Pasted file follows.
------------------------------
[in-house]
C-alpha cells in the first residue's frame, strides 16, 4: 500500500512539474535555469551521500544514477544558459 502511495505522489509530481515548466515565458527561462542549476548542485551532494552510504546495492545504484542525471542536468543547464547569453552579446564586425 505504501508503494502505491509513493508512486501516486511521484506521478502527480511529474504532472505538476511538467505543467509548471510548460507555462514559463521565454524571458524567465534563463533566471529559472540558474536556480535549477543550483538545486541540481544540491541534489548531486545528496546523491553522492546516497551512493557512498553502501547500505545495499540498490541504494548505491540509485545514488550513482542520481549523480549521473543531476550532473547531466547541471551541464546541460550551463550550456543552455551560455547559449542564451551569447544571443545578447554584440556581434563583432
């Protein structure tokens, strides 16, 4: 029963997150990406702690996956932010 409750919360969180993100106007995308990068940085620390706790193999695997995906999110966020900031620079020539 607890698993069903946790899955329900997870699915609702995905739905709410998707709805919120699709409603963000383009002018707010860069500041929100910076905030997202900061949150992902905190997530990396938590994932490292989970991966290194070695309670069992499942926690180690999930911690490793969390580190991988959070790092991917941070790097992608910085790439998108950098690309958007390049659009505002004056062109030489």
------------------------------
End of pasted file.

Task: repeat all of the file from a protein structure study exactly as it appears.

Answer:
[in-house]
C-alpha cells in the first residue's frame, strides 16, 4: 500500500512539474535555469551521500544514477544558459 502511495505522489509530481515548466515565458527561462542549476548542485551532494552510504546495492545504484542525471542536468543547464547569453552579446564586425 505504501508503494502505491509513493508512486501516486511521484506521478502527480511529474504532472505538476511538467505543467509548471510548460507555462514559463521565454524571458524567465534563463533566471529559472540558474536556480535549477543550483538545486541540481544540491541534489548531486545528496546523491553522492546516497551512493557512498553502501547500505545495499540498490541504494548505491540509485545514488550513482542520481549523480549521473543531476550532473547531466547541471551541464546541460550551463550550456543552455551560455547559449542564451551569447544571443545578447554584440556581434563583432
């Protein structure tokens, strides 16, 4: 029963997150990406702690996956932010 409750919360969180993100106007995308990068940085620390706790193999695997995906999110966020900031620079020539 607890698993069903946790899955329900997870699915609702995905739905709410998707709805919120699709409603963000383009002018707010860069500041929100910076905030997202900061949150992902905190997530990396938590994932490292989970991966290194070695309670069992499942926690180690999930911690490793969390580190991988959070790092991917941070790097992608910085790439998108950098690309958007390049659009505002004056062109030489």